Hypertext is the term coined for the electronic storage of data, whether it be textual or graphical, in such a way that the whole file transcends simple word processing and becomes more an 'electronic concordance'. In this book the authors cut through the hype surrounding hypertext and evaluate the simple ideas that underlie it. These ideals have led to a variety of claims for hypertext's potential, and the claims are considered here in such contexts as the development of a written tradition, the psychology of navigation, and the use of computers as educational aids. Only within context can the true worth of hypertext be assessed. Consequently, software authors, publishers, psychologists and all those involved in the information industry will turn to this volume for the advice they need in evaluating hypertext.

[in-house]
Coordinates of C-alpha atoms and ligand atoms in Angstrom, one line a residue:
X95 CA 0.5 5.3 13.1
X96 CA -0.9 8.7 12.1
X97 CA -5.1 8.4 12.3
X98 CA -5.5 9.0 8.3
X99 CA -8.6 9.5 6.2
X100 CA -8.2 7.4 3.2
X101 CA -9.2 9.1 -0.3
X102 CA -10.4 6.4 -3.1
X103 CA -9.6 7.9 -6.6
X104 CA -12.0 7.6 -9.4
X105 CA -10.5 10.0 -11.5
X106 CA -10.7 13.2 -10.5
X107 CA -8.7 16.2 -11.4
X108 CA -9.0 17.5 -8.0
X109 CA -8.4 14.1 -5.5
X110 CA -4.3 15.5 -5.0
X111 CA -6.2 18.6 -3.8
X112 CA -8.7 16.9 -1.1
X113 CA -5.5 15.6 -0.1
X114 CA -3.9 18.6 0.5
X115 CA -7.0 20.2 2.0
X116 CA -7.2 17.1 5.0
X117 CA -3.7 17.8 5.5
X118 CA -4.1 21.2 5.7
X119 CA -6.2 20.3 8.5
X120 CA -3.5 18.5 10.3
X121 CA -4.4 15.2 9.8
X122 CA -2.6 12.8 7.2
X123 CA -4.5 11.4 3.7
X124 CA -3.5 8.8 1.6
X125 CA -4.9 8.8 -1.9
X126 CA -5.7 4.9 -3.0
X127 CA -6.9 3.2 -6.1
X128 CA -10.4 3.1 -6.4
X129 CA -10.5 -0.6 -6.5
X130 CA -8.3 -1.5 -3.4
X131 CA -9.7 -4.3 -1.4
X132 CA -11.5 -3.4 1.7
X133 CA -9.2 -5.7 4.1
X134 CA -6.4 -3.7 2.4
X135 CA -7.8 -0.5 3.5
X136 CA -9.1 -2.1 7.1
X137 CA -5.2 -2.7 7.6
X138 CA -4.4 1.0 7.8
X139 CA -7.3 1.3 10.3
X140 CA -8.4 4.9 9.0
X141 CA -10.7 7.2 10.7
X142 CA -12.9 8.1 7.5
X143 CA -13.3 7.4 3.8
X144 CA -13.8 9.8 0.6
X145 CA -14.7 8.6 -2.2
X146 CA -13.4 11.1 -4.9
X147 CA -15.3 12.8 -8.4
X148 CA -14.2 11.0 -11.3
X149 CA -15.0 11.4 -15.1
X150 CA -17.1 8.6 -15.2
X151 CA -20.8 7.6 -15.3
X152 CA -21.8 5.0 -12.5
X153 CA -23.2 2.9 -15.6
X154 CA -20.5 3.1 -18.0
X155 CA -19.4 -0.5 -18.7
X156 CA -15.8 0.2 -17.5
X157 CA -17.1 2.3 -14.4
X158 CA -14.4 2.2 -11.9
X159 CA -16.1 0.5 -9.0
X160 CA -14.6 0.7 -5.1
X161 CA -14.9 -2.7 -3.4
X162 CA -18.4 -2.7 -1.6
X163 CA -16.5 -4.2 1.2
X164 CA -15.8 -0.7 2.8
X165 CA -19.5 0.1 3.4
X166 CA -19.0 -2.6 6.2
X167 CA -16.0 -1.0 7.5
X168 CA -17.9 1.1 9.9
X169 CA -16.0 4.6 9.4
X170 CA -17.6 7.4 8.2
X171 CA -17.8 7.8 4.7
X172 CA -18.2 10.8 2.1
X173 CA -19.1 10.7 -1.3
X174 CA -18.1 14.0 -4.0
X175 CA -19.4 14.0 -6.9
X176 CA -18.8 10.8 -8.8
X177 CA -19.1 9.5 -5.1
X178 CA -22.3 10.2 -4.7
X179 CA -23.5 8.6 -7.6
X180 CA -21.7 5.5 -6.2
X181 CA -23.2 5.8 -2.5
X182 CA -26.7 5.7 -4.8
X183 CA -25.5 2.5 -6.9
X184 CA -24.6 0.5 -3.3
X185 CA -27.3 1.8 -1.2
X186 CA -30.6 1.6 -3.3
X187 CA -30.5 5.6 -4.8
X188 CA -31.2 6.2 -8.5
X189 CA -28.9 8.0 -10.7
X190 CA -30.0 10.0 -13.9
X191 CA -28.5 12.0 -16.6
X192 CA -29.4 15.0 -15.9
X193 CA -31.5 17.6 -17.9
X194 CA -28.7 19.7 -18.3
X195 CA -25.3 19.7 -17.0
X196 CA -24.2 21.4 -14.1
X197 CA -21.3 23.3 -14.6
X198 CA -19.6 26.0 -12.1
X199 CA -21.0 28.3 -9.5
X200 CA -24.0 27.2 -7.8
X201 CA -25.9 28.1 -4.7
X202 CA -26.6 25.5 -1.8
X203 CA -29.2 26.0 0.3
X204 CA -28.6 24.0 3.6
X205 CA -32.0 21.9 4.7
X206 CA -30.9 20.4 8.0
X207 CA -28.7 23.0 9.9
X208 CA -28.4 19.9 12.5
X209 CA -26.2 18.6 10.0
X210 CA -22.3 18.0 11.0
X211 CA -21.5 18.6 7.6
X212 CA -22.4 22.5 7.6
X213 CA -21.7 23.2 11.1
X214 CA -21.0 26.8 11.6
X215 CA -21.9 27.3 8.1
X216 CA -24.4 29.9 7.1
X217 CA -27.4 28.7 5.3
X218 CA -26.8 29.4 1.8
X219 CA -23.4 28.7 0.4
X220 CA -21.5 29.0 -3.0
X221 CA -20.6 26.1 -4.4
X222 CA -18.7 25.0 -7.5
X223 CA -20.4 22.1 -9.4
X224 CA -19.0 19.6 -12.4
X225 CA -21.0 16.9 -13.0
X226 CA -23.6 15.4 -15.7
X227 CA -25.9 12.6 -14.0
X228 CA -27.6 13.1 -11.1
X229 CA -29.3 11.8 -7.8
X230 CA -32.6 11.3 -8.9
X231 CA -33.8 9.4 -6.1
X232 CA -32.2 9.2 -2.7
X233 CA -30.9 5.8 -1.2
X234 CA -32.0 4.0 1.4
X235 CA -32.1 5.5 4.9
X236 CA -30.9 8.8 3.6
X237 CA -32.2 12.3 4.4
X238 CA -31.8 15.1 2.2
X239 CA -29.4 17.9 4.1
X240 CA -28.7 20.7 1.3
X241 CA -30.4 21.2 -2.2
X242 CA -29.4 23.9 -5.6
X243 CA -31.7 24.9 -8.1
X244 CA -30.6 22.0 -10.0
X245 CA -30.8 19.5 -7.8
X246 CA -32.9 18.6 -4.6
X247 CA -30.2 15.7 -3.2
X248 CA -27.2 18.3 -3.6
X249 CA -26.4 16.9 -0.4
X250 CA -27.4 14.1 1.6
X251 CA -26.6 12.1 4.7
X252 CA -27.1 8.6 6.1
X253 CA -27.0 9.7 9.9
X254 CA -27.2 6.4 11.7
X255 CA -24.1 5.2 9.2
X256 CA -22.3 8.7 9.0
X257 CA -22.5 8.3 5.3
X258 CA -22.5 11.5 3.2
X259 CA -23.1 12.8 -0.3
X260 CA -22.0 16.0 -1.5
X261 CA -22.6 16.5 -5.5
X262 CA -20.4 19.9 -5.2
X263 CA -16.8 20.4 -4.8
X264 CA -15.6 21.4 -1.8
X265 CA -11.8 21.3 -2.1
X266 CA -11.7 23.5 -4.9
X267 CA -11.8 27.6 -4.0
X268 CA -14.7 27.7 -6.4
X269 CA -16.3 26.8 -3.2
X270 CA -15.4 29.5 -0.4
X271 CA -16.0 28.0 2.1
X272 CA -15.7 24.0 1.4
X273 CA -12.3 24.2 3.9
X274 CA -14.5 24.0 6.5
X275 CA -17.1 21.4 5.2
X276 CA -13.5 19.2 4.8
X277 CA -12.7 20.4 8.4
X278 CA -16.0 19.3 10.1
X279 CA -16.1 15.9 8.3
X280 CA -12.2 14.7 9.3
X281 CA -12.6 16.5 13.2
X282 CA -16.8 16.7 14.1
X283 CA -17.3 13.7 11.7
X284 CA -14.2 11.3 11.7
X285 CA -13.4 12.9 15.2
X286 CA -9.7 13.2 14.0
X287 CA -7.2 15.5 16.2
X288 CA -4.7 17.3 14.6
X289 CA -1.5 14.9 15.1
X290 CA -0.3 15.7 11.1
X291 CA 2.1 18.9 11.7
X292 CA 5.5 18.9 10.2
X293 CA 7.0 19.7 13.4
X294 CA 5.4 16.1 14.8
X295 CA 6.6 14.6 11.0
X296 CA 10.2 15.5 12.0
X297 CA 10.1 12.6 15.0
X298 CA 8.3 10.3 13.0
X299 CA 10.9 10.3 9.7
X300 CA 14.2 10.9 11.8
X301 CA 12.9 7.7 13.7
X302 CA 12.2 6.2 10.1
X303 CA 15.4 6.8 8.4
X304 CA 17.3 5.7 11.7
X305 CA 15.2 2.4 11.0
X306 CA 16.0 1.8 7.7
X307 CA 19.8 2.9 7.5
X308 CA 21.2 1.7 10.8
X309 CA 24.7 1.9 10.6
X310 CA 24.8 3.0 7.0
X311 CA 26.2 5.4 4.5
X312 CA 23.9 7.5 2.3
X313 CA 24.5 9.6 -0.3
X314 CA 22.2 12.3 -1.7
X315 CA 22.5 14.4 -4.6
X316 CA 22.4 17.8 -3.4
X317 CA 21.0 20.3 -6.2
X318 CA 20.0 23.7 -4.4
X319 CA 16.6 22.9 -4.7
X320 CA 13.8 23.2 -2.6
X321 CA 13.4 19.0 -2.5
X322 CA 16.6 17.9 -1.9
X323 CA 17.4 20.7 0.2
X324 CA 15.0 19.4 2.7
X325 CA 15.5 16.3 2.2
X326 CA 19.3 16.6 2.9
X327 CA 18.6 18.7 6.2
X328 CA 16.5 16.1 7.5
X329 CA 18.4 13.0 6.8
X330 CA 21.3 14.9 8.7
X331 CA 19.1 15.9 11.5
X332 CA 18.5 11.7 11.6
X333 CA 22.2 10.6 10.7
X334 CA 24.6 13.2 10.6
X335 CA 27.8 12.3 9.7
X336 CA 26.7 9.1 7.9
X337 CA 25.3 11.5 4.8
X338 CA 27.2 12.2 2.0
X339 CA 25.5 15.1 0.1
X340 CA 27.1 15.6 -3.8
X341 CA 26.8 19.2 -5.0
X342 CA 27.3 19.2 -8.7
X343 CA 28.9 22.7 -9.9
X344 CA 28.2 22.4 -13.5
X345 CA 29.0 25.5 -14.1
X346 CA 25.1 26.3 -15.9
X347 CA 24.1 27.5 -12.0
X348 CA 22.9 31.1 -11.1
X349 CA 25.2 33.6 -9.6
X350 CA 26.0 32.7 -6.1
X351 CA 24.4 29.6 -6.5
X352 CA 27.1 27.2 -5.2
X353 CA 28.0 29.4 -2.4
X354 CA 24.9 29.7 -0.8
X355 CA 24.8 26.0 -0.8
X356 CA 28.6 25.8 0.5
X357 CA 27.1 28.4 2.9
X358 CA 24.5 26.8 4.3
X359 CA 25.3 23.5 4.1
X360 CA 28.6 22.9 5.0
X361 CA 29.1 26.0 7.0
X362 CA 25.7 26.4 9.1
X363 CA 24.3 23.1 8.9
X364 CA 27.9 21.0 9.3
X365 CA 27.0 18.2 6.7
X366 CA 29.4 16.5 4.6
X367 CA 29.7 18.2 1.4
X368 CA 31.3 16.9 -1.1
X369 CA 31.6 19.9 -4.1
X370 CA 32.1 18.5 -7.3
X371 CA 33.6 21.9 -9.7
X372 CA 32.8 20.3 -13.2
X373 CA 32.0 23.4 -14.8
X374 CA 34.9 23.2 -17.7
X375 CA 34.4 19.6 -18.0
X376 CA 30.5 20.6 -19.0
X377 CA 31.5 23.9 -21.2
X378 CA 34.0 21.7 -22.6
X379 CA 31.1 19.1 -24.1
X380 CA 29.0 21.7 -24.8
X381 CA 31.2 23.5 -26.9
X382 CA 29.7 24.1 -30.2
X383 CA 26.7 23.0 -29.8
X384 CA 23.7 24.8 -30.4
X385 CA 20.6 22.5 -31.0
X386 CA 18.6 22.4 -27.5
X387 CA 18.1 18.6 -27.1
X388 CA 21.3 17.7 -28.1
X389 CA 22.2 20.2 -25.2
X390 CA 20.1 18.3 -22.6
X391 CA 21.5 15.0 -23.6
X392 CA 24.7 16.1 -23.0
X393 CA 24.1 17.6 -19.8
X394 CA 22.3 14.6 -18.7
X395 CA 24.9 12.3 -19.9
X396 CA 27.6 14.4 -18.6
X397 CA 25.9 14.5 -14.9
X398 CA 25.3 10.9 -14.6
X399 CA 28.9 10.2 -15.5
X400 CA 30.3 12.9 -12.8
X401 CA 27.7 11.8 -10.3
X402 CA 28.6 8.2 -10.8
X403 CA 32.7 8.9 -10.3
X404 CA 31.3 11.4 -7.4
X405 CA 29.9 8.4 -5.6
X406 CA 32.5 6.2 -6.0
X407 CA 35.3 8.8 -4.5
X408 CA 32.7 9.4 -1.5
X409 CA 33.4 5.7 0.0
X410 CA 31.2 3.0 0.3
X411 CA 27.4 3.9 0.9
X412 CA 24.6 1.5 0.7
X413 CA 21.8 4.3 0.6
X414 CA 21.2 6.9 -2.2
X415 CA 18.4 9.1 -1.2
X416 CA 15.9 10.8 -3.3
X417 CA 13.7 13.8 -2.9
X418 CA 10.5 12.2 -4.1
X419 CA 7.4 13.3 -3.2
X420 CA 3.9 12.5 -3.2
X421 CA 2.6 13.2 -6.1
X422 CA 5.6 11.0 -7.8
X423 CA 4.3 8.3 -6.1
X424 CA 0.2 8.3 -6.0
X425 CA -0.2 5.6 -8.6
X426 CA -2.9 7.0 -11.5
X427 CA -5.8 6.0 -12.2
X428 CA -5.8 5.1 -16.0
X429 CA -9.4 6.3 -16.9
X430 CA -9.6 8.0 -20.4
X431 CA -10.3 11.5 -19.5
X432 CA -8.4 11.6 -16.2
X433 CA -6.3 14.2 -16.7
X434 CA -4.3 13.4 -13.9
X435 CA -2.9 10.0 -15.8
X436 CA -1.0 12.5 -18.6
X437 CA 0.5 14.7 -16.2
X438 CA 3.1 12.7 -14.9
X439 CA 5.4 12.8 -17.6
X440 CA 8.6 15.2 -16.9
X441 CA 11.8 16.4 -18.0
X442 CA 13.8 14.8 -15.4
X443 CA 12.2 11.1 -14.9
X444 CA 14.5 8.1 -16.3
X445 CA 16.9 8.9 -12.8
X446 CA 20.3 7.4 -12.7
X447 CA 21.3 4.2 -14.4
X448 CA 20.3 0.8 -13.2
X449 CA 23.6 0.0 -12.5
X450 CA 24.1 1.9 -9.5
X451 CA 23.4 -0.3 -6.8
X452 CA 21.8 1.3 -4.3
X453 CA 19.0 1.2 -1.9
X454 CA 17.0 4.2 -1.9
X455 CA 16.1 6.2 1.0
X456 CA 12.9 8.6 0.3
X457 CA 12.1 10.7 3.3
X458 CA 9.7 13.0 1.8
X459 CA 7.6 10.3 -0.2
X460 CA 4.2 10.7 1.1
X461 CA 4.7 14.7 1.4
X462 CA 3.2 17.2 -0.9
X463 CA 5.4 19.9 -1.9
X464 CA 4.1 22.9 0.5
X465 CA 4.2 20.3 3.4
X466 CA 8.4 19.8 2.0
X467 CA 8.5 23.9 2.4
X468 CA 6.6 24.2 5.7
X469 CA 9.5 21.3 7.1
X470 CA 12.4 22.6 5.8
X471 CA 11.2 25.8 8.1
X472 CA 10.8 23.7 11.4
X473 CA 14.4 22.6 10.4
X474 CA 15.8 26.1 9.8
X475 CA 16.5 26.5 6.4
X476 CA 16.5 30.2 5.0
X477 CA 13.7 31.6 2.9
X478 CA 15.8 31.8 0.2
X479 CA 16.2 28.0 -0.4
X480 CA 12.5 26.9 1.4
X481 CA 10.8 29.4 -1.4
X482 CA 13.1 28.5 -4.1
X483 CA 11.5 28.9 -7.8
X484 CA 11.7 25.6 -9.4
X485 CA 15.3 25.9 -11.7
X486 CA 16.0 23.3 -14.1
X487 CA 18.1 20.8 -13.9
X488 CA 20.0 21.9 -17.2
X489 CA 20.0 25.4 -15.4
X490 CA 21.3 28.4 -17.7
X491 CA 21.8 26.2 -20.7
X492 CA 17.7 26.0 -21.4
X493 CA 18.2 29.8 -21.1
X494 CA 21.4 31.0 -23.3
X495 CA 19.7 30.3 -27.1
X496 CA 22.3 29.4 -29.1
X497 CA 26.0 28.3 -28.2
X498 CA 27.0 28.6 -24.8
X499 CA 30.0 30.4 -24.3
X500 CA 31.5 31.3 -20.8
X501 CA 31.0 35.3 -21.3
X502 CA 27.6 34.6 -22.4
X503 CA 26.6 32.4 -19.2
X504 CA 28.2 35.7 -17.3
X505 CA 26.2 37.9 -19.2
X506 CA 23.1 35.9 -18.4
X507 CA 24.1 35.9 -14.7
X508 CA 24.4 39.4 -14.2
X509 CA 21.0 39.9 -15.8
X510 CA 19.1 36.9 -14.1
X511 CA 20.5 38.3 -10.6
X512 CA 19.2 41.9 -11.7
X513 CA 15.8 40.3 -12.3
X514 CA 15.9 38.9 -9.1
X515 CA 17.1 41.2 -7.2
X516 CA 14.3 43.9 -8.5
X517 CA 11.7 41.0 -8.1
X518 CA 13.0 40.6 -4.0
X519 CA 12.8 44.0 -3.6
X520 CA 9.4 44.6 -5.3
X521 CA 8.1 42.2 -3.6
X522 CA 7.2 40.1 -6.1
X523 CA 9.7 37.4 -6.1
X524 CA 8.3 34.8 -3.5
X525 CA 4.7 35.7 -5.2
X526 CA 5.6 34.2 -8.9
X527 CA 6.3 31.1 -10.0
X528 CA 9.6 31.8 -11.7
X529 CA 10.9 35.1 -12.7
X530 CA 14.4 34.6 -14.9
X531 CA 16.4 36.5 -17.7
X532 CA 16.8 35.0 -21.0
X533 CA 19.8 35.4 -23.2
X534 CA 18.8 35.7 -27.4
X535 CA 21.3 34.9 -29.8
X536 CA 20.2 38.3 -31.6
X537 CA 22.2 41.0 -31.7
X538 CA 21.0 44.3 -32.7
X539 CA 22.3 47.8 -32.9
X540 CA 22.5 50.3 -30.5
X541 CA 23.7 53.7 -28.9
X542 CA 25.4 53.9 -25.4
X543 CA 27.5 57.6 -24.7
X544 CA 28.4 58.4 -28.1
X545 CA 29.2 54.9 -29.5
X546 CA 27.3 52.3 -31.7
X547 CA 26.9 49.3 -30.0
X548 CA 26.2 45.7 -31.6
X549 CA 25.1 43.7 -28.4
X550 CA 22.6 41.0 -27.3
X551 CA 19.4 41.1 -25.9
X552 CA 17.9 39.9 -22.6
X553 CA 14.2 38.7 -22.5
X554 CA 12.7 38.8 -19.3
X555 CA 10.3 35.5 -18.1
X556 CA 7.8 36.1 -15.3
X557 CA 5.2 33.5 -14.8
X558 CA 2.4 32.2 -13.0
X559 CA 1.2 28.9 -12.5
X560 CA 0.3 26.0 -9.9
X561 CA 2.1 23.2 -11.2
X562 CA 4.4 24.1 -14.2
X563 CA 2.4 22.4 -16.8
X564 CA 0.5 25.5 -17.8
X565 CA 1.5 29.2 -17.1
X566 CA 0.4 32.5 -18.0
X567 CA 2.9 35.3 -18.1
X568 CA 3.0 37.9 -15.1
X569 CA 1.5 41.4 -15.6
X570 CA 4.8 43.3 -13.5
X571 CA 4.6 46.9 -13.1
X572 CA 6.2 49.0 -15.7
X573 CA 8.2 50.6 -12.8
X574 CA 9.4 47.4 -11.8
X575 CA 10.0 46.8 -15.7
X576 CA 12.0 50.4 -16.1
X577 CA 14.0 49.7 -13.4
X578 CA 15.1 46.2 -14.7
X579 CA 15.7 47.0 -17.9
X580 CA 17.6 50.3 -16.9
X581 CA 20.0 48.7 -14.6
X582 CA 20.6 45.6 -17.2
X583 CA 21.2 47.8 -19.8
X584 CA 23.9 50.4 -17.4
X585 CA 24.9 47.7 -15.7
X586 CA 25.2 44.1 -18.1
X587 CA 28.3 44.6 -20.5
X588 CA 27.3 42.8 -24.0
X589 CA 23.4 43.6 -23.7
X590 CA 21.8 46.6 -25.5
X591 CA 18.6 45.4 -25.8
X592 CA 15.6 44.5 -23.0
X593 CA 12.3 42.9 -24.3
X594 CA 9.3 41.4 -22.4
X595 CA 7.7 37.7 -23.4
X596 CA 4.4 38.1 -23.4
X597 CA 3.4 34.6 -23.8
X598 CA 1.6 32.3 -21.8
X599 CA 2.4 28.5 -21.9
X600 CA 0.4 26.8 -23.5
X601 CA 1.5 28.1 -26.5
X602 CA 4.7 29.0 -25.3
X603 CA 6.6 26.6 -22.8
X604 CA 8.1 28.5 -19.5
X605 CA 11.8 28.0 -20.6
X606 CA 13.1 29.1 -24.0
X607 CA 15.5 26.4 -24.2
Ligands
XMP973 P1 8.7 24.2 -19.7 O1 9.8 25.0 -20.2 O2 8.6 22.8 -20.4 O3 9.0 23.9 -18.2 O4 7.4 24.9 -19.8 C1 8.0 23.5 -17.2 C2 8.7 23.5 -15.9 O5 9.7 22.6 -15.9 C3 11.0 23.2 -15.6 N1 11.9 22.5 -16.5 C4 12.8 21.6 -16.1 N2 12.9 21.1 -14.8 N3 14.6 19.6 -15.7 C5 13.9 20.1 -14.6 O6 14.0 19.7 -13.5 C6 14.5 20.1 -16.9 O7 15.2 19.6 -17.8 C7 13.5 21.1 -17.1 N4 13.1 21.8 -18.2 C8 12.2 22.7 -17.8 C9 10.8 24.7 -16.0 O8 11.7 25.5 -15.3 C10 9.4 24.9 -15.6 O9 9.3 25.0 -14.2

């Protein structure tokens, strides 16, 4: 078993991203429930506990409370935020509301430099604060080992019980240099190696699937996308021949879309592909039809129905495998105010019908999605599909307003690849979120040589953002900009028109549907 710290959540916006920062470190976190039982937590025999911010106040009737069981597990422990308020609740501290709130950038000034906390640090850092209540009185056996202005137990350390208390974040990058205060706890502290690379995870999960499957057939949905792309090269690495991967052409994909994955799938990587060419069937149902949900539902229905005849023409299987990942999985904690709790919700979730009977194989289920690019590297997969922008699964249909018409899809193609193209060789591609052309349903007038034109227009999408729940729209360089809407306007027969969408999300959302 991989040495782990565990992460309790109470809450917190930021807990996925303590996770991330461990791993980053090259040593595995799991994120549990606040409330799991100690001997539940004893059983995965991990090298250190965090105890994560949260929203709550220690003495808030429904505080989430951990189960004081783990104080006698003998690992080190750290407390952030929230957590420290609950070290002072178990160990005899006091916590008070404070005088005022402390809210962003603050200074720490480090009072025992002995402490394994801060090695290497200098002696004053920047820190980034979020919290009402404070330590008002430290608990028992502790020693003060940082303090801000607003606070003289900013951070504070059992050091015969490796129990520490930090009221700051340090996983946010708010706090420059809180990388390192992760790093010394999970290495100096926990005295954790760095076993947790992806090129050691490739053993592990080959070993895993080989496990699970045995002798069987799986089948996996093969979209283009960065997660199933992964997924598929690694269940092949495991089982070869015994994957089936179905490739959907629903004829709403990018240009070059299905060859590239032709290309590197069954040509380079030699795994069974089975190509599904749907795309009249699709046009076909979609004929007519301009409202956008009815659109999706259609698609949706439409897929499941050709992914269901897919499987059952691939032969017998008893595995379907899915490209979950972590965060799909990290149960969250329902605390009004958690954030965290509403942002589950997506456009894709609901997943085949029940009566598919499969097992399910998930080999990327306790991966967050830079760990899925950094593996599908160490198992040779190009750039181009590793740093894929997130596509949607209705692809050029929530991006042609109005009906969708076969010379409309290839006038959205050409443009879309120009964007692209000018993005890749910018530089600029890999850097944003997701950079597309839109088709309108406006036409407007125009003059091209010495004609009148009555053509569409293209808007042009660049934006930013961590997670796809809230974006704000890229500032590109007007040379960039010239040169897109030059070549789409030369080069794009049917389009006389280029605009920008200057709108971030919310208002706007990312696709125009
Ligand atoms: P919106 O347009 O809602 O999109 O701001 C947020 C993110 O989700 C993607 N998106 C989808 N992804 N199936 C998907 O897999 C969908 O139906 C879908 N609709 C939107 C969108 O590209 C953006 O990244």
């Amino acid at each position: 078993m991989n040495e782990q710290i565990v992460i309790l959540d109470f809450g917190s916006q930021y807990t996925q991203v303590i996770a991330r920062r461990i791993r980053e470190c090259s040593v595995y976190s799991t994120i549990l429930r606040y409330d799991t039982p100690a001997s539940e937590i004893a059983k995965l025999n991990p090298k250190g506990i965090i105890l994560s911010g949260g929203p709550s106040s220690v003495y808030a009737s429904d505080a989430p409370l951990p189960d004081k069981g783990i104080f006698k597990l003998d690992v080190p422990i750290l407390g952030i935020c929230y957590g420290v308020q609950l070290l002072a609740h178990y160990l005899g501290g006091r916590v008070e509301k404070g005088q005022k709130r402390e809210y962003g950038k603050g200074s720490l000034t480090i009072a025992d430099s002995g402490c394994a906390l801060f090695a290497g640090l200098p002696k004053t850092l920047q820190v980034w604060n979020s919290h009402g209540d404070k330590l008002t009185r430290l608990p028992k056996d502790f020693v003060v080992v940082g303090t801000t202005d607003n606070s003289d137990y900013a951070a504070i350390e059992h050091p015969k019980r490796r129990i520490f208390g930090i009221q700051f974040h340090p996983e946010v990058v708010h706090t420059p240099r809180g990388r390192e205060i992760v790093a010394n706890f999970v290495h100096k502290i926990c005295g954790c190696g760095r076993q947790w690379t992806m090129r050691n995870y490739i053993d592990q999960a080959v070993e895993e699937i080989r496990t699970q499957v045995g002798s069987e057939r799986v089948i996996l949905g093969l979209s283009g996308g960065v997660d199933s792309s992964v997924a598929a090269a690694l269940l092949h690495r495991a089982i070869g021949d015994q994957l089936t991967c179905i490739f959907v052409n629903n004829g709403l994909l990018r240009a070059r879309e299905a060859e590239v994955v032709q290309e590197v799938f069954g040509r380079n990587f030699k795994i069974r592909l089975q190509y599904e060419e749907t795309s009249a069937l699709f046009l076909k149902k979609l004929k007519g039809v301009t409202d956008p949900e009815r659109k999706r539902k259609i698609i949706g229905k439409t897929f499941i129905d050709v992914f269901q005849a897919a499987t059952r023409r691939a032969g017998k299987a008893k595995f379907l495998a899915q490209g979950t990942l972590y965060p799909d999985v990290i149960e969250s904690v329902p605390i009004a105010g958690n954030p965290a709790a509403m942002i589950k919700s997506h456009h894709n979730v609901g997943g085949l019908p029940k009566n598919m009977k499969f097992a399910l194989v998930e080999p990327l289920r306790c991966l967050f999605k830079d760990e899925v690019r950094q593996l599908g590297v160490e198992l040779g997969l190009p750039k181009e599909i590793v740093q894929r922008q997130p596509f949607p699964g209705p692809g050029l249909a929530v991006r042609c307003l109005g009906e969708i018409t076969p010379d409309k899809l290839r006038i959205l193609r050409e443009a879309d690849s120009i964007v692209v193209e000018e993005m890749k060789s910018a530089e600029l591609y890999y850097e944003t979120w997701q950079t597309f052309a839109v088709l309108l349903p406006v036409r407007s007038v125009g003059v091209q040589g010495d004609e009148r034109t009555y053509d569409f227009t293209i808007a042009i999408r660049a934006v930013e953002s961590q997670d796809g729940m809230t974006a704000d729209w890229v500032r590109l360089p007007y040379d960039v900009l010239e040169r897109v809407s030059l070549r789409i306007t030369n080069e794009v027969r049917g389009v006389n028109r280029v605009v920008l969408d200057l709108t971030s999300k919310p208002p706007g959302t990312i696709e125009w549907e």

Acknowledgements; 1. How did we get here?; 2. Linearity and hypertext; 3. Users, tasks and information; 4. Navigation through complex information spaces; 5. Creating hypertext; 6. Hypertext, learning and education; 7. The hypertext database: a case study; 8. Where do we go from here?; Glossary; References; Author index; Subject index.